Last month, in a move that many trial attorneys believe will reduce the quality of patient care, President Obama submitted a budget that calls for a major revamping of medical malpractice laws.
As explained in this NPR article, Obama’s proposed reform includes provisions that will substantially change the current process, if enacted:
President Barack Obama’s budget calls for $250 million in state grants to revamp medical malpractice laws. The grants would allow states to set up health courts — courts where medically-trained judges, not juries — would decide malpractice cases…
Under a health court system, judges would undergo special medical or scientific training. The court would also hire so-called neutral experts to help judges decide cases. To further streamline the process, judges, not juries would decide these claims…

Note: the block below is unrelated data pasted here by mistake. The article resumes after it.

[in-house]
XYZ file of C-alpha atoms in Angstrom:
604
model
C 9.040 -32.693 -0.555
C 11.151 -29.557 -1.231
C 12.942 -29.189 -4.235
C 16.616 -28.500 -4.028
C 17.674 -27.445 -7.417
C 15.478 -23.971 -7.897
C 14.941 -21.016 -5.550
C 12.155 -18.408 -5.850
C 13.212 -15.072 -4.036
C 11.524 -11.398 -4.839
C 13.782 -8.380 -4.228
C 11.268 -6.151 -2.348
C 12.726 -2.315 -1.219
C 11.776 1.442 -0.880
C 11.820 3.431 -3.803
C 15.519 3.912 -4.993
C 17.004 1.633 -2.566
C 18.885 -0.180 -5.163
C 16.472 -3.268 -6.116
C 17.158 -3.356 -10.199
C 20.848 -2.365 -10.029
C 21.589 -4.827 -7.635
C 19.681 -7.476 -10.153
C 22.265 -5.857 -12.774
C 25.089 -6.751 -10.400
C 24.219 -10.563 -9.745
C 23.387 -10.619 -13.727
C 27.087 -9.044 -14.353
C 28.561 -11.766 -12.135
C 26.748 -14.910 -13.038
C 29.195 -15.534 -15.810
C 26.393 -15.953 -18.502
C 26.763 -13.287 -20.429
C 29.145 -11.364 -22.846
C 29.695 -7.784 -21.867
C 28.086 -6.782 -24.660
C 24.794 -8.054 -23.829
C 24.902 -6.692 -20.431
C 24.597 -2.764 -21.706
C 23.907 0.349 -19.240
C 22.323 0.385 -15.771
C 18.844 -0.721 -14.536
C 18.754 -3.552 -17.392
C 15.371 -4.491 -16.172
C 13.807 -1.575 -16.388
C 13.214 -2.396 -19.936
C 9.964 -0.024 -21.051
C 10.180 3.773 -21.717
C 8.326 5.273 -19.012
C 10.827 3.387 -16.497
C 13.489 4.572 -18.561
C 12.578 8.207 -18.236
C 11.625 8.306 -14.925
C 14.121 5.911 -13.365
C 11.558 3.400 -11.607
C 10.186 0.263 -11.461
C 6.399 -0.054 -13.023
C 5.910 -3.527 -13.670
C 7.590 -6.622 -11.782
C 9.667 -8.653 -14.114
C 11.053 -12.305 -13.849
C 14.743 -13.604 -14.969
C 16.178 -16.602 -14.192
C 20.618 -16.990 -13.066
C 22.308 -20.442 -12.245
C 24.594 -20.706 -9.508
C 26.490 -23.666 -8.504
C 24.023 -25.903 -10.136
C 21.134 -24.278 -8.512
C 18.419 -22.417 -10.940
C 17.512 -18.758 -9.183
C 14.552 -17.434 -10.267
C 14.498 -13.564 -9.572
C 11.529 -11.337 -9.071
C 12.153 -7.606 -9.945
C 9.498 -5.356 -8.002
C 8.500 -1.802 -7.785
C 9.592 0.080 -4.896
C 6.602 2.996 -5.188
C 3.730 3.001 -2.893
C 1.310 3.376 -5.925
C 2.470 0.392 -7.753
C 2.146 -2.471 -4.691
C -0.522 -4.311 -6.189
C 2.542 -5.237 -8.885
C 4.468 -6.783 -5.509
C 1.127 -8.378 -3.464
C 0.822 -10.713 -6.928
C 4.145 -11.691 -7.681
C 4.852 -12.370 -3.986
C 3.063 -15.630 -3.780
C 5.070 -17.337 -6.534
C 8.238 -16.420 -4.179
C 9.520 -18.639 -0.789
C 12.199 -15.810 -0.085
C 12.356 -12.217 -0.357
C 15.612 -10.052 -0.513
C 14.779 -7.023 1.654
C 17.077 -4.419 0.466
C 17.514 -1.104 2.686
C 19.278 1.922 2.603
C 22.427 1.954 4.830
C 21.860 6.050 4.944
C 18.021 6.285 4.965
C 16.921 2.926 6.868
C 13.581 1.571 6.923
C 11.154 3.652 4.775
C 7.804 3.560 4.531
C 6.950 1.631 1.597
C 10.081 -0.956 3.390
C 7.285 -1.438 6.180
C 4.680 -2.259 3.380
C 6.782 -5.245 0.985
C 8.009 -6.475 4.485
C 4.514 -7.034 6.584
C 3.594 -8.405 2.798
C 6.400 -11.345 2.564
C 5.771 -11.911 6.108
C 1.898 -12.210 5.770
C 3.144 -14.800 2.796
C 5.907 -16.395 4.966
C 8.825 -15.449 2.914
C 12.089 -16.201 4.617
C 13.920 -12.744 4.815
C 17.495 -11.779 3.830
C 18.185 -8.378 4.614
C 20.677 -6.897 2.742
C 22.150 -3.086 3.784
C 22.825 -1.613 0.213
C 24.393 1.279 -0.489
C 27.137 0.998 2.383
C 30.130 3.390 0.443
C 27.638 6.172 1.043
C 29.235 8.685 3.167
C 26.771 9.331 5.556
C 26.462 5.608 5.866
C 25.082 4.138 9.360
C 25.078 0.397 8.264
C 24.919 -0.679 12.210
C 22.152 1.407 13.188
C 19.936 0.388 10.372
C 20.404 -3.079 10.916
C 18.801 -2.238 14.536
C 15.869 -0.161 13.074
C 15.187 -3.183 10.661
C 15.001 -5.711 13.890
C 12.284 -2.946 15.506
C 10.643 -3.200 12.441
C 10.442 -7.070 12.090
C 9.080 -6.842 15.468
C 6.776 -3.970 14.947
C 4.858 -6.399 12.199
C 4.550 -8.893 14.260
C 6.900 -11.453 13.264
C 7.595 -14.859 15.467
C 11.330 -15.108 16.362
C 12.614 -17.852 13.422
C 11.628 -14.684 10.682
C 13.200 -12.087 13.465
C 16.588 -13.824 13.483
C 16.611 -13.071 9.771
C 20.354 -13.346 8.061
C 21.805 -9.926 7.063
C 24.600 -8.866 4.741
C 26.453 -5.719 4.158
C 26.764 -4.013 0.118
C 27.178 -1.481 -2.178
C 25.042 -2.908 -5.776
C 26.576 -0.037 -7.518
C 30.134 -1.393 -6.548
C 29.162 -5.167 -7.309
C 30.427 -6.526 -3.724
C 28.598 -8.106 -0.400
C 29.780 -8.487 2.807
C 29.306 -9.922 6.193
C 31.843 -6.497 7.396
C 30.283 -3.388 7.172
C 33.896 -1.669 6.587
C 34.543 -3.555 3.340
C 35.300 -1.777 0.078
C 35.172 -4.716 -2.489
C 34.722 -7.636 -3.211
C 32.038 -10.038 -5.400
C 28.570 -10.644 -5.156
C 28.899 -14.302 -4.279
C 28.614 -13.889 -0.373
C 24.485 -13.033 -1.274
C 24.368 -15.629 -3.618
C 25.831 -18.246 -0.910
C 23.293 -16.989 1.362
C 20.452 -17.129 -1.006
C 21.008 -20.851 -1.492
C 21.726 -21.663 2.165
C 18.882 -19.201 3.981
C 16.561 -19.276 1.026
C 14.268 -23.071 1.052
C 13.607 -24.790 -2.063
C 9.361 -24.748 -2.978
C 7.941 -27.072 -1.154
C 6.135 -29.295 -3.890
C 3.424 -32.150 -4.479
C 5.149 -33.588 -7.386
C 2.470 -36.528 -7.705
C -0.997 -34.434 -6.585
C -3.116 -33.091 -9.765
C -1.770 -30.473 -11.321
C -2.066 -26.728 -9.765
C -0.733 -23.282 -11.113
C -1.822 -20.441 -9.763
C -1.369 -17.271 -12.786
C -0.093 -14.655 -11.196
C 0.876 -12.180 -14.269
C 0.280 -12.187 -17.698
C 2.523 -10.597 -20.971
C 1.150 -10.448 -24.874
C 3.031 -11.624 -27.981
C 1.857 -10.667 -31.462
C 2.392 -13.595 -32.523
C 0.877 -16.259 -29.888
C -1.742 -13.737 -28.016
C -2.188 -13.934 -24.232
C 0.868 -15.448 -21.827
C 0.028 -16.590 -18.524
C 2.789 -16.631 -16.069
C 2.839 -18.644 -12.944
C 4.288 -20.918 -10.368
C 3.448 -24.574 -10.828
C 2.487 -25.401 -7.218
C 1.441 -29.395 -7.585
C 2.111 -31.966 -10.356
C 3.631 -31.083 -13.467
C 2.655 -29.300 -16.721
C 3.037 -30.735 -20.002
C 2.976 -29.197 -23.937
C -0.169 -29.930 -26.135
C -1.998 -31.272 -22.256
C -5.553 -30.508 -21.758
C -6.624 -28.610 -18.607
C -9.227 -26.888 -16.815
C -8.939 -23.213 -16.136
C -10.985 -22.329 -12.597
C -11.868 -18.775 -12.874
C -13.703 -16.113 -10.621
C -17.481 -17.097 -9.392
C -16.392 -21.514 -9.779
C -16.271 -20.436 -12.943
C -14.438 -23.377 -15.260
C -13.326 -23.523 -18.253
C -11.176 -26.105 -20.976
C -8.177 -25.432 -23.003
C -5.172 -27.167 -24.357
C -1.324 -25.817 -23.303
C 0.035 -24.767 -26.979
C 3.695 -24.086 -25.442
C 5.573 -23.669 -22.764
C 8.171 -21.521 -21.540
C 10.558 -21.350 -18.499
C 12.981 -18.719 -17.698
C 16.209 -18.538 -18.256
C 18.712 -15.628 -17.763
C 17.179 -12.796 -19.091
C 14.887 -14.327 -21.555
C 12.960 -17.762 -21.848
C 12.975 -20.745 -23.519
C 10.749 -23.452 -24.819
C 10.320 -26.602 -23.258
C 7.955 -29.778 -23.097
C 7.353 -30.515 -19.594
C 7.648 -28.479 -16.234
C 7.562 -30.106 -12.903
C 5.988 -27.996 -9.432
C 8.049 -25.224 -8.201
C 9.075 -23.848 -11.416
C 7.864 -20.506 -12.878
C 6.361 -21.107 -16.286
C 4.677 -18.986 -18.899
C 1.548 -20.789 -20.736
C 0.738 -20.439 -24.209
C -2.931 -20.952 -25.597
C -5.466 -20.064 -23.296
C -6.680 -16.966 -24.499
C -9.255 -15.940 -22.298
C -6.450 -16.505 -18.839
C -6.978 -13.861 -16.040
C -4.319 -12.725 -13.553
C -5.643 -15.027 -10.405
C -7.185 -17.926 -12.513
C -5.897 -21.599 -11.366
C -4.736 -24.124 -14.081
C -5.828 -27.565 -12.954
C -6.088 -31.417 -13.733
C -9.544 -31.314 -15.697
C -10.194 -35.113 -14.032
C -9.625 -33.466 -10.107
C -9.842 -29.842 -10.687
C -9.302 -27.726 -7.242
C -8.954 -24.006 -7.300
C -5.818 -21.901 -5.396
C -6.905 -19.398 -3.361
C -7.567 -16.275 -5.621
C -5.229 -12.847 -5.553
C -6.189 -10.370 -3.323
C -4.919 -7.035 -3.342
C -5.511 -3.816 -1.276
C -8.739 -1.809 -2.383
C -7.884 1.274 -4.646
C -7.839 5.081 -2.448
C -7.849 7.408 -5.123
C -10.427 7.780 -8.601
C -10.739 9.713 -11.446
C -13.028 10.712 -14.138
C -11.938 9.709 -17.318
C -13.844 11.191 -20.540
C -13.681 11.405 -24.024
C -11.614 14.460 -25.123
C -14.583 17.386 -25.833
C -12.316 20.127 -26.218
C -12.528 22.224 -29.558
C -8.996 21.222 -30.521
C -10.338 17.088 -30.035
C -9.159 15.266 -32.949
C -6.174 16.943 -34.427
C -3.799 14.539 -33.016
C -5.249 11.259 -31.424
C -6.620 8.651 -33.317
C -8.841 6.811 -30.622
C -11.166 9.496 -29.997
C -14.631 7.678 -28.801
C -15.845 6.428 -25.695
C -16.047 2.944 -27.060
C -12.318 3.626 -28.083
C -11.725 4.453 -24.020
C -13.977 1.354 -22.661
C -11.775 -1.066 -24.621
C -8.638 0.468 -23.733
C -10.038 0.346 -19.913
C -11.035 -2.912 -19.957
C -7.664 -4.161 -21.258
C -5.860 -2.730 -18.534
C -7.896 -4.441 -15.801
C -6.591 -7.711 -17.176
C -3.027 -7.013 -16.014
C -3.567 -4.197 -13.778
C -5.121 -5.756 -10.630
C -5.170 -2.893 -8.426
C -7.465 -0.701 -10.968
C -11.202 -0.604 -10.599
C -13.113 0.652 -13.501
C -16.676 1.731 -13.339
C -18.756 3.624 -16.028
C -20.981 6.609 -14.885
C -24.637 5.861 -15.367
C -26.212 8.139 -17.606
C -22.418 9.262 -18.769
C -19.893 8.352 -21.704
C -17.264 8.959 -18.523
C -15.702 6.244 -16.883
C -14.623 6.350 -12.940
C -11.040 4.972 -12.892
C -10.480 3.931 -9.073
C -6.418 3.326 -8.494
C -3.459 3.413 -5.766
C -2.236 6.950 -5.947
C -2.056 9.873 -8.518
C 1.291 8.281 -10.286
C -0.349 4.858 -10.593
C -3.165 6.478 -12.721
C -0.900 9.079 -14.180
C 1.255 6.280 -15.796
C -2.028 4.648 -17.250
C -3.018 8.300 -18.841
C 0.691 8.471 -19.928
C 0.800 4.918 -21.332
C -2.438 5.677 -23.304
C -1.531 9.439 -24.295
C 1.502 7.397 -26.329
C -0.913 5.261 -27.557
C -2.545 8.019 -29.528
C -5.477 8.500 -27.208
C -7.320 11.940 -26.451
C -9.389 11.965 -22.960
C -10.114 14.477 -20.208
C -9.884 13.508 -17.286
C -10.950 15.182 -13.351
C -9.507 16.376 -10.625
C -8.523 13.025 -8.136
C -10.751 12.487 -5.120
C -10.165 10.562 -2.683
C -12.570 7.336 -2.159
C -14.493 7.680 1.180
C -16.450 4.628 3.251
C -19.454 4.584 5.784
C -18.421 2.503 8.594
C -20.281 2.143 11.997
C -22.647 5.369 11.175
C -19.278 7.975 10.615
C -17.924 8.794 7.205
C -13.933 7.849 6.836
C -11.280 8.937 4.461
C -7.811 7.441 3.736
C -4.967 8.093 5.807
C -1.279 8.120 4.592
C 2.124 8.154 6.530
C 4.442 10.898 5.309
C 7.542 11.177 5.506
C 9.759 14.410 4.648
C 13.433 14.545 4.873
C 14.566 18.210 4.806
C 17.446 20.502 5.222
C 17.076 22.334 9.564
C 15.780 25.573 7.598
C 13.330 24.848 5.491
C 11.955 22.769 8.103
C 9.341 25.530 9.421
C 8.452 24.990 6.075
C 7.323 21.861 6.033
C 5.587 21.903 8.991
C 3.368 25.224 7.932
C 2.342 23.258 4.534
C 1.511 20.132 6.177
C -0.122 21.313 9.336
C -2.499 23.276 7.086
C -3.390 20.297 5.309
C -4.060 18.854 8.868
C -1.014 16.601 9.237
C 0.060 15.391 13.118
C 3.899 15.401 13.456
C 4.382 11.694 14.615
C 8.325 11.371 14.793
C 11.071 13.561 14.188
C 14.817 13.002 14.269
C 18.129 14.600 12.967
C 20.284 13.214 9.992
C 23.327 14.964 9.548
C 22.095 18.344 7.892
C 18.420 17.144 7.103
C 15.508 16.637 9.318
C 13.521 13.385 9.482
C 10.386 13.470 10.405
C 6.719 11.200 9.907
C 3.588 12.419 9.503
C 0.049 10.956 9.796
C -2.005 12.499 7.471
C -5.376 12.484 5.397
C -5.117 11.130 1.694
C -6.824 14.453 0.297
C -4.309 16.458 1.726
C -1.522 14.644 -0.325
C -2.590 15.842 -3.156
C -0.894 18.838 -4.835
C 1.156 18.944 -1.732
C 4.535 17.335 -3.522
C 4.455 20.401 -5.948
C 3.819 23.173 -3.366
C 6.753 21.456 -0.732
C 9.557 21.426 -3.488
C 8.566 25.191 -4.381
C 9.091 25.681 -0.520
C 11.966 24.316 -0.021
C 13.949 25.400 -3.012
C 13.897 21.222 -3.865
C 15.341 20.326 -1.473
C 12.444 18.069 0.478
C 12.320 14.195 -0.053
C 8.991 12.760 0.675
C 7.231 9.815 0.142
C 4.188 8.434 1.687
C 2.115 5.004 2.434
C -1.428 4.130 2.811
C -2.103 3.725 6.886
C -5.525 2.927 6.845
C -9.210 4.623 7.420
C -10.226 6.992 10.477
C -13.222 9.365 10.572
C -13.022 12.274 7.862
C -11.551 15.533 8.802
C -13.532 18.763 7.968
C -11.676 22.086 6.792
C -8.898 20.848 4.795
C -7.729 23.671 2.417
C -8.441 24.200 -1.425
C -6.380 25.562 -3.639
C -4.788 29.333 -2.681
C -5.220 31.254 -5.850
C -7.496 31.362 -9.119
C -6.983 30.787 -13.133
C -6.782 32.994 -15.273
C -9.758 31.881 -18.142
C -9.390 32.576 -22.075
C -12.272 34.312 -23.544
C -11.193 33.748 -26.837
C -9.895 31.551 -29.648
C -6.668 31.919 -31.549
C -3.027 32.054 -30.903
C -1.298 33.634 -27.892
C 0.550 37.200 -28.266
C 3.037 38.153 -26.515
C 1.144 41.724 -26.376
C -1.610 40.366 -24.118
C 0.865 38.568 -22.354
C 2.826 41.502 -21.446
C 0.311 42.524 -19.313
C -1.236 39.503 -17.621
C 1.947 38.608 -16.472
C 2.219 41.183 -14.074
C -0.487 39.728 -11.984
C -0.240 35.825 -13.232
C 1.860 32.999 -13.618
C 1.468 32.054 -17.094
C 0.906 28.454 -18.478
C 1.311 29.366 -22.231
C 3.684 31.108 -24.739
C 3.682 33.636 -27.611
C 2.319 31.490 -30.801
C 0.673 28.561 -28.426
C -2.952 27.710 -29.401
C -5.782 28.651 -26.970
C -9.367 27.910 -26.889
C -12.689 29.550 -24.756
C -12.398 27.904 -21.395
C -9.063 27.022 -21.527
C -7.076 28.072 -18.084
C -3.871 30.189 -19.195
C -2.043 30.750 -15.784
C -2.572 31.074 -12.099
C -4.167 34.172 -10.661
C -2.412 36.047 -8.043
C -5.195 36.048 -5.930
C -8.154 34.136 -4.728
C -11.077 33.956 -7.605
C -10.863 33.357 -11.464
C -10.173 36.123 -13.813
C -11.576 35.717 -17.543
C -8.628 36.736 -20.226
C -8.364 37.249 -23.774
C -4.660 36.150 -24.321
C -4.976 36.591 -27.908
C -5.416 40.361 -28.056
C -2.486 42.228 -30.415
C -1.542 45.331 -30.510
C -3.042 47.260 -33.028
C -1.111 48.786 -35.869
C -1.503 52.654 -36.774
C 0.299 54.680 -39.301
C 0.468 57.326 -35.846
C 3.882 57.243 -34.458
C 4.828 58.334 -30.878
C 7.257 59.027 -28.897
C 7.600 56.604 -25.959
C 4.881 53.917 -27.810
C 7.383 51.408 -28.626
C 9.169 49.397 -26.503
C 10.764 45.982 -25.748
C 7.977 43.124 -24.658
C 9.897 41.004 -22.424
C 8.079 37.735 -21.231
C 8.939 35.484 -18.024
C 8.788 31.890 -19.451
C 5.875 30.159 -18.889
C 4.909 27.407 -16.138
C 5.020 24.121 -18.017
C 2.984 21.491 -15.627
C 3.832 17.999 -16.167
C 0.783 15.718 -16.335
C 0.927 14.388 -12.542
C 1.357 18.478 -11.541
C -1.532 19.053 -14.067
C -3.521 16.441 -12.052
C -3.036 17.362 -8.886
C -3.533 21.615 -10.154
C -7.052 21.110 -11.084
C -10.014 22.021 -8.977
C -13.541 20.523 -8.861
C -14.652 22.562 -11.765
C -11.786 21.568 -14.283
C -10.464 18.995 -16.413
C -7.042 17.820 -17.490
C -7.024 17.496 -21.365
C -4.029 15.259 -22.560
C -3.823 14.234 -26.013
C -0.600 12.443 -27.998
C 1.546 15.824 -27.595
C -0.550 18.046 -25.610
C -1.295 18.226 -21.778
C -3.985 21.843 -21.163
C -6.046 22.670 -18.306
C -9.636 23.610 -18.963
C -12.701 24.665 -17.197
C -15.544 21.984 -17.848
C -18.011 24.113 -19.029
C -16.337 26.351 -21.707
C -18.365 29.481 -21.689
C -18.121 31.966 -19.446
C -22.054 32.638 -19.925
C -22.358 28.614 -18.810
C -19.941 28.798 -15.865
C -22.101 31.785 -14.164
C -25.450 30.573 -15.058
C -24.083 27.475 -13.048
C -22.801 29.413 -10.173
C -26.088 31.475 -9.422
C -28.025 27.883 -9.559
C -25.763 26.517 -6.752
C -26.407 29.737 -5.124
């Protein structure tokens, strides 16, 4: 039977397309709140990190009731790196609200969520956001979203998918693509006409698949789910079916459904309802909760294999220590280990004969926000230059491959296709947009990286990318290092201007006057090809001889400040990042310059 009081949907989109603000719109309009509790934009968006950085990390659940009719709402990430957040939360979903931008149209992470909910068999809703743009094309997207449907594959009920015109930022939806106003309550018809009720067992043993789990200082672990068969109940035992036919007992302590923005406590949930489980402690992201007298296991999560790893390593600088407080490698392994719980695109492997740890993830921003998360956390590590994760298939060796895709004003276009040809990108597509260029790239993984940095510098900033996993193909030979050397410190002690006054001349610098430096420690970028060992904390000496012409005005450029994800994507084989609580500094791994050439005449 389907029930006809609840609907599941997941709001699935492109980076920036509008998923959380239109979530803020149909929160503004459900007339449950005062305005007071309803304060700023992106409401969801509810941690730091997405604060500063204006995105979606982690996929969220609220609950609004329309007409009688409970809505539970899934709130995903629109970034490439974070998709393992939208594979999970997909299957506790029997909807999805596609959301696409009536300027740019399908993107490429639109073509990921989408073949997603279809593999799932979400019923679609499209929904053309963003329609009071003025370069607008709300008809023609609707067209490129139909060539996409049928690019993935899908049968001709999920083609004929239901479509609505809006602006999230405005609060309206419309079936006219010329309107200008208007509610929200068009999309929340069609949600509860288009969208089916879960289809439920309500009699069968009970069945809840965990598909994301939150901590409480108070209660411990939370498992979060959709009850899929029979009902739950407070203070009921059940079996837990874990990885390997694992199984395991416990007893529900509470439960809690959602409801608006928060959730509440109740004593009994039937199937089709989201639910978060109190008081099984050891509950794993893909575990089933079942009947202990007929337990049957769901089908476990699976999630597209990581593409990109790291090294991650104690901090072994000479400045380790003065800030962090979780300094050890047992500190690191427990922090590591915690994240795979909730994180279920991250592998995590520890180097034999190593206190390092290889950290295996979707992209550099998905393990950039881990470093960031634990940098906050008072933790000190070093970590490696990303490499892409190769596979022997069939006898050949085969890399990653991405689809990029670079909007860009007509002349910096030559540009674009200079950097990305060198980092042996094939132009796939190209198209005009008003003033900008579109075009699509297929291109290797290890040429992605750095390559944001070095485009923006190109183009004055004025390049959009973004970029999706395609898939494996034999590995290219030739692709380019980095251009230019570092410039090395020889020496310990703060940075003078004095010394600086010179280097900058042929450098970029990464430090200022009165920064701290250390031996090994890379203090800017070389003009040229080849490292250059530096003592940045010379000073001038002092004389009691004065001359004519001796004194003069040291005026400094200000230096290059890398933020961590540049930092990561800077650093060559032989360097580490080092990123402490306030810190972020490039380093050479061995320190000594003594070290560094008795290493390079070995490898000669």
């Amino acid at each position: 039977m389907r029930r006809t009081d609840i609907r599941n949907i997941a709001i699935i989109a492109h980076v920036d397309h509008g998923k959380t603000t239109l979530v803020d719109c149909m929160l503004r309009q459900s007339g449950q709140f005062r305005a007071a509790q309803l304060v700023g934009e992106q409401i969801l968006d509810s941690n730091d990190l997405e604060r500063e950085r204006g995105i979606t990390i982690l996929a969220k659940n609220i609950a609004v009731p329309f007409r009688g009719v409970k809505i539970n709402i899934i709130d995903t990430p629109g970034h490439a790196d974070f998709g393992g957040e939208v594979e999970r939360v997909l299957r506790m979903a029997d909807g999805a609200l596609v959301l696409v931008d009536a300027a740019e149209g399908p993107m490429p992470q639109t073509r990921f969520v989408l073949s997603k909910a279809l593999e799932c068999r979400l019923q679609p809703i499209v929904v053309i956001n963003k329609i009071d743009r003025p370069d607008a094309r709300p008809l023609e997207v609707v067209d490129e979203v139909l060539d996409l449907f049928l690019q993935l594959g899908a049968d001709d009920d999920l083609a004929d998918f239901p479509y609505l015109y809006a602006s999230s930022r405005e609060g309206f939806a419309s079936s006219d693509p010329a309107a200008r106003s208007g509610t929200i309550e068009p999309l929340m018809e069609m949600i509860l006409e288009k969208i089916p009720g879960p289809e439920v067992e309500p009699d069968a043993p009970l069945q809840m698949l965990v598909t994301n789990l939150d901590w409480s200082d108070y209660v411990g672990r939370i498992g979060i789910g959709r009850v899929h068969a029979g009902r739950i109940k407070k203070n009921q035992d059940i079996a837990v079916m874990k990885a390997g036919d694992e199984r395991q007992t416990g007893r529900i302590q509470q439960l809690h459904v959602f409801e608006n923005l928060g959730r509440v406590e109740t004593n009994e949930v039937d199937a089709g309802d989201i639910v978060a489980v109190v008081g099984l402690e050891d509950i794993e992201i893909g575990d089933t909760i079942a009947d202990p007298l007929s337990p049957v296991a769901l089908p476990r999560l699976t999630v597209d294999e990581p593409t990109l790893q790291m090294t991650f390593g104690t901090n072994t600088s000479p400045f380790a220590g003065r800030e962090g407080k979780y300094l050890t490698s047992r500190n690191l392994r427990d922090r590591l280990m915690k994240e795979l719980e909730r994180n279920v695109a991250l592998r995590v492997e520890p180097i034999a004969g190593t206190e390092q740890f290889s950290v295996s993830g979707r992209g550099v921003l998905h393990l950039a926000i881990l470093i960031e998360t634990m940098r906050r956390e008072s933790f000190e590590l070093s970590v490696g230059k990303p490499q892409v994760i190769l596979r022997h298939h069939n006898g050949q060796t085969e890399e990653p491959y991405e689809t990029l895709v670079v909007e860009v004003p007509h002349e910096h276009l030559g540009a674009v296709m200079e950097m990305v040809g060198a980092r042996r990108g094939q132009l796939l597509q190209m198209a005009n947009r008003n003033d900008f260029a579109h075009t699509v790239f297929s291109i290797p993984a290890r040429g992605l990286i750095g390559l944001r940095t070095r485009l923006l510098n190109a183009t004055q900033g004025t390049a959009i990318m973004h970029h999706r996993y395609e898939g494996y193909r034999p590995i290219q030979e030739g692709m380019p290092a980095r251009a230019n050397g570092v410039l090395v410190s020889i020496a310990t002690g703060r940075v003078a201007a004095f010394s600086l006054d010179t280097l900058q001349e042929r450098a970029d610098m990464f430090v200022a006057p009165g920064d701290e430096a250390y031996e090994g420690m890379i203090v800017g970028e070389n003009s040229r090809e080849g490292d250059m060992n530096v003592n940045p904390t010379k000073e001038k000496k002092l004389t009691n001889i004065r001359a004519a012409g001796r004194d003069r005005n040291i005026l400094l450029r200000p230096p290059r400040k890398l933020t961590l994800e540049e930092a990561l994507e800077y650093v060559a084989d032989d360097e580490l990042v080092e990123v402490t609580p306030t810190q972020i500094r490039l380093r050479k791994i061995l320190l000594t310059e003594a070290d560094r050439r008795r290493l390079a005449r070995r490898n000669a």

However, as explained in the article, disposing of jury trials in medical malpractice matters may very well be unconstitutional:
Eliminating a jury is unconstitutional in most states. The U.S. Constitution’s Seventeenth Amendment guarantees the right to a jury trial in federal civil cases and some state constitutions, including Minnesota’s, also ensure that right.
It remains to be seen whether his proposed changes will be adopted. But, in the meantime, this is an important issue to keep track of, for if his amendments are successful, the litigation of medical malpractice lawsuits could be dramatically changed–and not necessarily for the better.